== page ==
The initial investigation found the hospital’s governing board failed to ensure the safety of patients – primarily due to insufficient staffing.

Subsequent investigations in December showed the hospital also was not compliant with Medicare conditions regarding physical environment, patient rights and nursing services.

The hospital was notified by the Department of Health and Human Services it would lose Medicare and Medicaid payments on Jan. 14.

Meanwhile, four longtime Cottage physicians with a combined 190 years of experience retired at the end of the year.

On Jan. 3, Cottage CEO and owner Sanjay Sharma of SBJ Group filed for bankruptcy for the hospital’s clinics.  

A few days later, five Cottage surgeons and other medical staff were terminated.

A Cottage spokesperson confirmed on Jan. 7 the clinics would stay open but only family medicine and women’s health specialties would remain.

Then, on Jan. 8, the hospital suspended all other operations, posting signs to its doors that Cottage Hospital was temporarily closed.

Uncertainty about care

In the days following the closure, OSF began hearing from a number of patients who had established services and scheduled procedures with Cottage physicians and now have uncertainty about their care -- and their medical records.

“We are getting a lot of phone calls and we have a team that’s really working hard to be resourceful as far as helping to understand exactly what challenges they’re facing, what type of providers are they needing to connect with, what services are they needing, how do we help them navigate that,” DeKezel said.

DeKezel said OSF is well-positioned to be the sole provider in the Galesburg area and is hiring to meet the demand, including working to hire doctors and nurses that were terminated at Cottage.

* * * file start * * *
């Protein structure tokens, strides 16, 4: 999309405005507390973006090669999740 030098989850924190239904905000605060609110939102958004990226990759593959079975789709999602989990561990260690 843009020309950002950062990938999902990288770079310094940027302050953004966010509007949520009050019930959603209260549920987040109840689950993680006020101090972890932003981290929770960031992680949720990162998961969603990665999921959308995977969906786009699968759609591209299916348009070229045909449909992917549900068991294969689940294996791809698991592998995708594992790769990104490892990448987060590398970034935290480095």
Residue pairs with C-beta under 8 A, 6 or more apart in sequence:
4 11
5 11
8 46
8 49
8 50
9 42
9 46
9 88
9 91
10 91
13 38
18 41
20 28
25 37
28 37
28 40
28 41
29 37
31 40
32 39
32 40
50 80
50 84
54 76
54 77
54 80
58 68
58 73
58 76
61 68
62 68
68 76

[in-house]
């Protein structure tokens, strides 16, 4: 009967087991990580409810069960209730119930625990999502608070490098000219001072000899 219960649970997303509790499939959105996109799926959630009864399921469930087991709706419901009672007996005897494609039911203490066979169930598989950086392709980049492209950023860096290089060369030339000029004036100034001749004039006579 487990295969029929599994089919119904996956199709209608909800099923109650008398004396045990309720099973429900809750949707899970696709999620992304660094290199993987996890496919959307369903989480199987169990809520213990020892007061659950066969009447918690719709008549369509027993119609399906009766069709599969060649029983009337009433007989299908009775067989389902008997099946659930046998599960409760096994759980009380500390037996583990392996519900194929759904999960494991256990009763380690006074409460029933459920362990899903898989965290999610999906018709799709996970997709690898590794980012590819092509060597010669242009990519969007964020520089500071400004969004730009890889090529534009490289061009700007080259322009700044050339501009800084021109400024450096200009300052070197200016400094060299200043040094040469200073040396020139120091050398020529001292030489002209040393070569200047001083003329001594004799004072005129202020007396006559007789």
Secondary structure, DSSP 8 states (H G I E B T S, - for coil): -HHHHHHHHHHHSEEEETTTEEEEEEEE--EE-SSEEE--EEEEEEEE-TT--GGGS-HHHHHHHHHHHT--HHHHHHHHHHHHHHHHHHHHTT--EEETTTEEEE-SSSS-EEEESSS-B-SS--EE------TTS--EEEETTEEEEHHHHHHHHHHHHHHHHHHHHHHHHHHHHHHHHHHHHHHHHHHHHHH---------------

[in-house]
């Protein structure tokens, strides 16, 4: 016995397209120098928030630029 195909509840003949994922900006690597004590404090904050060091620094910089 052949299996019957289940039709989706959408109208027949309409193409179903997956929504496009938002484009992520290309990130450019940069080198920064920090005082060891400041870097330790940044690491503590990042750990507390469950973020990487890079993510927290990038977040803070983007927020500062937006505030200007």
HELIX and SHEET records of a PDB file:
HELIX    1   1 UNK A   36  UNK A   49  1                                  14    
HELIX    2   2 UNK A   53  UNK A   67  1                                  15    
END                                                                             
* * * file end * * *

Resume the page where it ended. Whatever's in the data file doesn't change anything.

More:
“We know it’s important for people to continue to be able to work in their local communities and serve the patients they’ve loved and served for many years,” DeKezel said. “They’re loyal to their communities and we certainly want to make sure they continue to have the opportunity to do that.”

OSF also is seeing increased volumes in its Monmouth clinics and emergency department.

The emergency department in Monmouth is undergoing a $5.5 million renovation and expansion to be completed in 2022.

In Galesburg, OSF recently completed a full surgery department renovation and continues to add capacity.

But the timing makes all of this a challenge.

A perfect storm

DeKezel said it’s a perfect storm in healthcare right now with a massive COVID-19 surge, increased hospitalizations and well-documented nursing shortages across the country.

To add a local hospital closure on top of that makes the storm more severe in Galesburg, but DeKezel said OSF is equipped to handle it moving forward.

“There’s been a lot of strategy put in place over the past few years to prepare ourselves for this,” she said.

There are ways residents can help in not overwhelming a changing local healthcare system, however.

DeKezel said getting vaccinated, getting boosted and following all COVID-19 protocols will lessen the burden on limited healthcare resources.

In addition, residents should only use emergency departments for true life-threatening, emergency situations, and seek care with primary care providers, specialists or at PromptCare in other situations.

“The best thing people can do right now is to really take a pause and think about where the best place to present is,” DeKezel said.

Did Cottage follow protocols?

Tri States Public Radio asked the Illinois Department of Public Health on Jan. 10 if Cottage Hospital followed proper protocols in suspending operations and evacuating patients.

A spokesperson said IDPH reached out to Sharma, who confirmed the hospital closed around 9 p.m. on Jan. 8.

IDPH is now “assessing its next steps,” according to the spokesperson.

Cottage Hospital spokesperson Courtney Bibo declined to be interviewed.

A request for an interview with Sharma was also declined.

Tri States Public Radio produced this story.  TSPR relies on financial support from our readers and listeners in order to provide coverage of the issues that matter to west central Illinois, southeast Iowa, and northeast Missouri. As someone who values the content created by TSPR's news department please consider making a financial contribution.